You think streaming television, you think hip millennials giving the middle finger to cable services. You think British television, you think retirement-aged women, sipping tea while watching period dramas while wearing a lot of very interesting hats.
And yet, several streaming services find themselves battling it out by combining the two concepts. BritBox, owned by British networks BBC Studios and ITV, launched last year in a busy field that also includes companies like Acorn, Walter Presents and others focused on international titles.
Entering an already-crowded streaming landscape, those digital services have opted to go after narrower enthusiast audiences rather than try to compete with the monolith that is Netflix. Niche comes with its own challenges, however, as evidenced by attempts like Seeso (a NBC Universal service aimed at young comedy fans), which shut down after failing to attract a large enough subscriber base.
But Seeso targeted a young audience that probably already spends quite a bit of money on streaming platforms and wasn’t looking to spend any more. BritBox’s base is still low, at a reported 250,000 subscribers, but the company has found a way to grow by tapping into a previously underserved streaming audience — revealing to IndieWire that more than one third of its customers are women over the age of 55.
While there’s plenty of exclusive programming featuring women of a certain age on the platform — shows like the Brenda Blethyn-starring “Vera” or family dramedy “Mum” — BritBox president Soumya Sriraman said other shows that have done “incredibly well” for the service include the mystery drama “Jonathan Creek,” starring Alan Davies. Sriraman said she was surprised at that show’s performance because “I thought it was a very specific British-centric sort of show.” In addition, the long-running sci-fi comedy “Red Dwarf” boasts “a very very rabid fan base,” she said.
When BritBox discovered how much of their audience fell into an older female demographic, Sriraman said BritBox nonetheless didn’t have to change much of its programming choices. “What we might have done is tweaked our merchandising decisions — what we show front and center,” she said. “I would say for the most part, though, the things that we are dedicated to and we’re continuing to do, is to make sure that we bring the best of British television to audiences here. And we’re pleased that this one sub-group has taken to it, and has supported it.”
Baby Boomers continue to watch more linear TV than younger demographics, but the stereotype of the older consumer struggling with technology has started to fade. While a decade ago, older audiences may have struggled with DVR, video on-demand and streaming TV services, they’ve now become household tools virtually everywhere.
IndieWire asked the AARP about statistics regarding the viewing habits of seniors, and according to a survey by Deloitte Insights, there was significant grown from 2013 to 2017 in “Boomers who watch movies or TV programs via an online streaming service at least once a week.” Also, per the study, “roughly between 4 and 5 episodes [were] typically watched by Boomers in a single binge-watching sitting (2015 to 2017).”
Overall, streaming services have discovered that even their older audiences are pretty tech-savvy, to the degree where they don’t need to consider the age range of their users in developing their technology. According to a Netflix spokesperson, “Netflix does not use age, gender, or any other demographic data to optimize the user interface.”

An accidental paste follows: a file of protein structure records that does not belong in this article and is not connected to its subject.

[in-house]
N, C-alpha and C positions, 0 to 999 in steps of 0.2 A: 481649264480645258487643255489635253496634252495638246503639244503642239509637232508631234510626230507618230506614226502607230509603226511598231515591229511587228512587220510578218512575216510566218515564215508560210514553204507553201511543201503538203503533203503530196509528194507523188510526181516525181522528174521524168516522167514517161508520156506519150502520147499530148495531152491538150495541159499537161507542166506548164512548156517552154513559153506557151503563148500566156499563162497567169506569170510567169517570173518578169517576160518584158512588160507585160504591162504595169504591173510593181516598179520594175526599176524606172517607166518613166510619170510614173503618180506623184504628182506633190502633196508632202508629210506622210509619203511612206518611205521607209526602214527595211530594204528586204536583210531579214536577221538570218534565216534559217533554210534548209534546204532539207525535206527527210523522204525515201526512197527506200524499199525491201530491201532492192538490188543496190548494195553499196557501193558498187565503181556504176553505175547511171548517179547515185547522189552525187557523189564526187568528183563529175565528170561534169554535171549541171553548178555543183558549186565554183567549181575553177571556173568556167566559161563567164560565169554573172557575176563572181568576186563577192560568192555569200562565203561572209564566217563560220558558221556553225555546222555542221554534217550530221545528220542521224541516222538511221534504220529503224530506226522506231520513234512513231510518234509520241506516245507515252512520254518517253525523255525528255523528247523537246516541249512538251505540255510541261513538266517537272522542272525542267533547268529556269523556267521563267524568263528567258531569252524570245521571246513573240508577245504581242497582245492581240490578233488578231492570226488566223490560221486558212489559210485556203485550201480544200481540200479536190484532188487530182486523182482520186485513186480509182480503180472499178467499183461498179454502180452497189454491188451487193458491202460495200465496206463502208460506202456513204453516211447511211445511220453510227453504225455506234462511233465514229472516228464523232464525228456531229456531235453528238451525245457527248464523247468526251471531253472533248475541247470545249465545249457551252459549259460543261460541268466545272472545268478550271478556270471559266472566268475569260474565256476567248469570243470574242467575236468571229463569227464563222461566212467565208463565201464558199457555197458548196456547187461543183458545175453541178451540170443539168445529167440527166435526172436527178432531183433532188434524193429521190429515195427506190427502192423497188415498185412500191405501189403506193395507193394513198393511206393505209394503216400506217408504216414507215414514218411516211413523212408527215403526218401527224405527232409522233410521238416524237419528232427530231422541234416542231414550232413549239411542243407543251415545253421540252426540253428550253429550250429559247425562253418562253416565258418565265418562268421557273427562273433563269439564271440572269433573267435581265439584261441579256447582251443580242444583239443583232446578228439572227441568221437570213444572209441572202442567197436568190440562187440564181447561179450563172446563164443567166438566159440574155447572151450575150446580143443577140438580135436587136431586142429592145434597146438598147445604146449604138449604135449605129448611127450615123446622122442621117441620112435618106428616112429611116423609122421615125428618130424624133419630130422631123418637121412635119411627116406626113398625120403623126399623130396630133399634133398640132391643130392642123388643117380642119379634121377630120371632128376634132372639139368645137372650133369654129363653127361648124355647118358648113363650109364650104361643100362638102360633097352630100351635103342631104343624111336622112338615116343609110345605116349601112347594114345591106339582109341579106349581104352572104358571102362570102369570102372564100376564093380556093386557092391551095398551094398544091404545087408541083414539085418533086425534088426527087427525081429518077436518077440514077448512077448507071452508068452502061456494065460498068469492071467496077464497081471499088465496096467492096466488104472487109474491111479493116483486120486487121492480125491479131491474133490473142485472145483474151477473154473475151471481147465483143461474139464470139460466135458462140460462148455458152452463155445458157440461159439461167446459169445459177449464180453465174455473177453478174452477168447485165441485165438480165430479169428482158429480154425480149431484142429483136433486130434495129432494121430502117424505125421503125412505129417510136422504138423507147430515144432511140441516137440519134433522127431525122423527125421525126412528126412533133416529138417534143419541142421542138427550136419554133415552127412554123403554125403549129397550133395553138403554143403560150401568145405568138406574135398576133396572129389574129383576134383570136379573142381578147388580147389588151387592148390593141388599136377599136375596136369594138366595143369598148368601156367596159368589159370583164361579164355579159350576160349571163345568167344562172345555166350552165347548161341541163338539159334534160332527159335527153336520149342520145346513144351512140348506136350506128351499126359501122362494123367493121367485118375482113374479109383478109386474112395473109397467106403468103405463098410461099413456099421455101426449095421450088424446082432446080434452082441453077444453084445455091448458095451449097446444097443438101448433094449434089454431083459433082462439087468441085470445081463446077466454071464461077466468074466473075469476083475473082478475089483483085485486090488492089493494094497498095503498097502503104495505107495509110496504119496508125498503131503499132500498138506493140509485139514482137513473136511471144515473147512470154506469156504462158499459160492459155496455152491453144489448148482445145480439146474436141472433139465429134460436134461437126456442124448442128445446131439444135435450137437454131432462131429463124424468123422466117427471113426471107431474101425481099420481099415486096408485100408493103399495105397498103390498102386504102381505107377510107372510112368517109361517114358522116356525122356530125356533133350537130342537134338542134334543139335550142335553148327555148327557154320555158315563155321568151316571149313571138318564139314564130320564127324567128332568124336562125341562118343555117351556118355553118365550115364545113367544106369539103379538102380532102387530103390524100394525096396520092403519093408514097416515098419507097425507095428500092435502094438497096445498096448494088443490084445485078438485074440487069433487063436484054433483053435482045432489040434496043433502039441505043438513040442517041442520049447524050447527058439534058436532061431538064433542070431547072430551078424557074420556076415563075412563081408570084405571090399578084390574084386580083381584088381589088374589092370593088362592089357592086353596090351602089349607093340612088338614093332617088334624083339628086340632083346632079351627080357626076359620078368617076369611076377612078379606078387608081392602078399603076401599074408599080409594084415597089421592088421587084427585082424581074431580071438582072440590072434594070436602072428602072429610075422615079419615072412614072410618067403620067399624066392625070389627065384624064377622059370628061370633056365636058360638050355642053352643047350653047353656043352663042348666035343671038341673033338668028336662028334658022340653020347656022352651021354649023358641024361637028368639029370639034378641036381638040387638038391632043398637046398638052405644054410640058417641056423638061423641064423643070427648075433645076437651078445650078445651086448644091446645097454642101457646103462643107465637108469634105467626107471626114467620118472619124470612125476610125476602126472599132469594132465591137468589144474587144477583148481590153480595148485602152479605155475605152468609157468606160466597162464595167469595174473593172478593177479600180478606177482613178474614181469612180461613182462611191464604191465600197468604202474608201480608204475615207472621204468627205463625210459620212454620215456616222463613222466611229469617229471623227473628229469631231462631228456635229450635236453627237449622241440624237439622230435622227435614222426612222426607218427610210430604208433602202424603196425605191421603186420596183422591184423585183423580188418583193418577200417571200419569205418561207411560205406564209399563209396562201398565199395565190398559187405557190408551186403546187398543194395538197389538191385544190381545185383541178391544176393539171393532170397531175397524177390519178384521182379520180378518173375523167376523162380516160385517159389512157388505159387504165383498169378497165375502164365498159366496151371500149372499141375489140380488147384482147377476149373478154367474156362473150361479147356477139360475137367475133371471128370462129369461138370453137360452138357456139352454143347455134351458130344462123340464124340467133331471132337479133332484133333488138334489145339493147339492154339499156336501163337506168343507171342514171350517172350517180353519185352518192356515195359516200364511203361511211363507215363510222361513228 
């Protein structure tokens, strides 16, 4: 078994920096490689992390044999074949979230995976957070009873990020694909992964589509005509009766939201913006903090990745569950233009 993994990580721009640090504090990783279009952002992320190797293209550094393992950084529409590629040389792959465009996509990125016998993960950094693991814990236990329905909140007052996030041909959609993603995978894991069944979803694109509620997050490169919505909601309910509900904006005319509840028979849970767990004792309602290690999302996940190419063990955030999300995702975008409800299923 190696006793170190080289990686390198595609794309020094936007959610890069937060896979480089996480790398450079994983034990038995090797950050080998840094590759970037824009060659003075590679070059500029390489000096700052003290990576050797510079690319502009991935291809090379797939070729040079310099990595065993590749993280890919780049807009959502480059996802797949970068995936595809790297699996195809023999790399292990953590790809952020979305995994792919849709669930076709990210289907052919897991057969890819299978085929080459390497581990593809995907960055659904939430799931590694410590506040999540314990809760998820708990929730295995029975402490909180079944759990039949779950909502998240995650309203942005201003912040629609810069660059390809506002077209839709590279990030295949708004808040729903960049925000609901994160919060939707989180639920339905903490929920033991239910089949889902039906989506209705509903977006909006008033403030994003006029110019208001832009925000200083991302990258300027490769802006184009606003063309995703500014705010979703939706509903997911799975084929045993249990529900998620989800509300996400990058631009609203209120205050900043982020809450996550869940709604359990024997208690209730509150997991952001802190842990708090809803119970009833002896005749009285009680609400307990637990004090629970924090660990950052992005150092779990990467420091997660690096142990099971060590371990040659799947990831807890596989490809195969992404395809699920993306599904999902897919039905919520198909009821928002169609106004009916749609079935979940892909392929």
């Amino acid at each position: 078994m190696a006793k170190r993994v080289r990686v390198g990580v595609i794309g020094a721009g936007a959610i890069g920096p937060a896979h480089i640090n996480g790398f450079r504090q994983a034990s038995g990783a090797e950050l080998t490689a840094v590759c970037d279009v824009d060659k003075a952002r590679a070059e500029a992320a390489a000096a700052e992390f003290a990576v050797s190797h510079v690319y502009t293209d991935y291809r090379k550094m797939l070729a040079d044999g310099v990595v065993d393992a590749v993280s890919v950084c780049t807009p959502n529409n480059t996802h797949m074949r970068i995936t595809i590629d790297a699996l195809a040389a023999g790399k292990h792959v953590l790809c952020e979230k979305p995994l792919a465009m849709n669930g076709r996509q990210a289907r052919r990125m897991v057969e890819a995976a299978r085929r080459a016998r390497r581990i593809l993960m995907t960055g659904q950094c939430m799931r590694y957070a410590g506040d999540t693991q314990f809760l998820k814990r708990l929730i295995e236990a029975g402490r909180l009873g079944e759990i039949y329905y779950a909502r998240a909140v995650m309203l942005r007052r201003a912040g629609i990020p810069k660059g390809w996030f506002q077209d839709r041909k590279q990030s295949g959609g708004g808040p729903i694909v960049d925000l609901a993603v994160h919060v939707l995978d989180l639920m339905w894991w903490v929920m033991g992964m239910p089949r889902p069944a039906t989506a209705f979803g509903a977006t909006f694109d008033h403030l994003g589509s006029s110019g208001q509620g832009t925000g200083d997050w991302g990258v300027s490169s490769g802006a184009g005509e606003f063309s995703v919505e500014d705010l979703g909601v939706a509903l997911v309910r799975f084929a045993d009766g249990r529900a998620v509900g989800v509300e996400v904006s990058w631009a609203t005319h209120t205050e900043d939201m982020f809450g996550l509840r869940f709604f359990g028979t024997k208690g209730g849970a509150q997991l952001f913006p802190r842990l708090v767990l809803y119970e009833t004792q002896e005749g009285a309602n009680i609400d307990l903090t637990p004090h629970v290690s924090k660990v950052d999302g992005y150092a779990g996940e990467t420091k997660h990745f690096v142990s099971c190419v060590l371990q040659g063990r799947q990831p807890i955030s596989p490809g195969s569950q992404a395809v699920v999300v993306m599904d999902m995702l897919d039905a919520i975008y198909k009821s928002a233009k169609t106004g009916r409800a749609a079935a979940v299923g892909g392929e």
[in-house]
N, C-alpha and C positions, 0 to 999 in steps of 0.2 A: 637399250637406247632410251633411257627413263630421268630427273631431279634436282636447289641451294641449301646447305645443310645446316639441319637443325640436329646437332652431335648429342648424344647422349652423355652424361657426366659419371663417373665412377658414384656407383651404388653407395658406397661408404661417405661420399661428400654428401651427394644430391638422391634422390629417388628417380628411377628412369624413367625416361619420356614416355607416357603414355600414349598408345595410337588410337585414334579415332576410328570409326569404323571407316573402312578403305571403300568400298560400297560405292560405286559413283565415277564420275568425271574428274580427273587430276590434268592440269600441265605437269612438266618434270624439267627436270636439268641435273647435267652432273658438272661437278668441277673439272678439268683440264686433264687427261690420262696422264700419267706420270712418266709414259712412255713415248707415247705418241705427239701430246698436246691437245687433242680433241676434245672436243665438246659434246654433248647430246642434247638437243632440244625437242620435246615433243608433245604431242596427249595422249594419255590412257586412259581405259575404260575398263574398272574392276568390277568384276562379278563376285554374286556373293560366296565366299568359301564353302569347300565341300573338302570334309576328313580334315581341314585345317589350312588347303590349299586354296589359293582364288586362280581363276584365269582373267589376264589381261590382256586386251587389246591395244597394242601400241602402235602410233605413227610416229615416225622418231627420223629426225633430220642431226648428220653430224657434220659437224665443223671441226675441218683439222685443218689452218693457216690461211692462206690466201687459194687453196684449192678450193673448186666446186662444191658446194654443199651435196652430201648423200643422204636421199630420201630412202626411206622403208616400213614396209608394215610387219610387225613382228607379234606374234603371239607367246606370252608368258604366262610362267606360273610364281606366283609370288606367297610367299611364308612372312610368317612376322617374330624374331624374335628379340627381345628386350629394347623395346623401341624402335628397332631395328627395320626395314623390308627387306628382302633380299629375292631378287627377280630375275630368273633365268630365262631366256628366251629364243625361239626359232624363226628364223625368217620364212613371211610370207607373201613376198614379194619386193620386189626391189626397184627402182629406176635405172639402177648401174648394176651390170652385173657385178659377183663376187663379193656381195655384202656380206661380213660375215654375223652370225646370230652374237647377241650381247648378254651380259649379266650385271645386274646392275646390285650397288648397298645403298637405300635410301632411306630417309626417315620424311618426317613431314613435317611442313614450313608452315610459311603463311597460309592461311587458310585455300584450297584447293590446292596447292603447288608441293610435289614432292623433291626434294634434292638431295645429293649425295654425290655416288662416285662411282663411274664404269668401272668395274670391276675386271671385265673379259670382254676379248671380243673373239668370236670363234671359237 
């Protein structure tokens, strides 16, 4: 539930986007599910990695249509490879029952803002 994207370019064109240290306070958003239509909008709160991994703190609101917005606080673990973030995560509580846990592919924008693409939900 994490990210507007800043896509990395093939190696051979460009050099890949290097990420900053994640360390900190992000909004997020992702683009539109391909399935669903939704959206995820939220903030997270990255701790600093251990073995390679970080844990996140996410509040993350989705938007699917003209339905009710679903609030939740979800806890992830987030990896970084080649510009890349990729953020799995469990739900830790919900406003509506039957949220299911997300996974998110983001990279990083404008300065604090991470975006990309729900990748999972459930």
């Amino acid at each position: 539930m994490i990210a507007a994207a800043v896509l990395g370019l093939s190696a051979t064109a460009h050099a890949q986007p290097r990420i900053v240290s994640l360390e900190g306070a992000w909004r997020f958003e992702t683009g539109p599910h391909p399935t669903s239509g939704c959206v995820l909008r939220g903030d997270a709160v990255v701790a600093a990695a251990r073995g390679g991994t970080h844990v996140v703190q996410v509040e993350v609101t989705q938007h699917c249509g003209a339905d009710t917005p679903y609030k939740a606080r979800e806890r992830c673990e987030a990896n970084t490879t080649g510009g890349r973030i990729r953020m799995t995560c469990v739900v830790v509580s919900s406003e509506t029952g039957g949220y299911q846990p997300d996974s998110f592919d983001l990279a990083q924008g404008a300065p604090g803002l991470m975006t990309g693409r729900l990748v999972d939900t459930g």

And that same audience, which has been trained by Netflix and other services to understand the difference between streaming TV and cable, has been of benefit to BritBox. “The market’s already done all of the heavy lifting for us,” Sriraman said. “I would say a lot of people these days are using Netflix or Amazon, and there are certain practices that are in place. We try and make sure that we make it as seamless as possible for our users to come in, find the content they need to find, and watch it. Do I think that we’ve done something different because it’s an older audience? No.”
However, one way BritBox has been affected by a newfound awareness of its core audience: marketing. BritBox is now a year old, and as part of that, the company has embarked on a multi-million-dollar investment in advertising outside the digital space. BritBox hopes to reach new members of its established core audience with a focus on drive-time radio and television ads, including on traditional cable outlets like AMC.
One recent ad features, perhaps not surprisingly, Alan Davies — star of BritBox favorite “Jonathan Creek.”
Looking at where it’s expanding, BritBox said it has seen a lot of engagement in locations outside of Los Angeles, New York, and San Francisco — according to a spokesperson, BritBox’s top markets currently include Houston, Kansas City, and Raleigh, N.C. Meanwhile, the new advertising push is aimed at growing regions like Portland, Ore., and Austin, Texas.
Beyond that, Sriraman felt that offering exclusive access to British series was important, although, “how important? It’ll depend on the show. I think it’s more important for us to ensure that we are able to bring all of the content in a unifying manner on the platform.”
Added Sriraman, “Other than that, I’d say the truth is, look, every service that you go into is amorphous, right? Whether it’s Netflix or it’s Amazon. It’s sort of there. It’s there for everybody. We’re trying to be something for somebody.”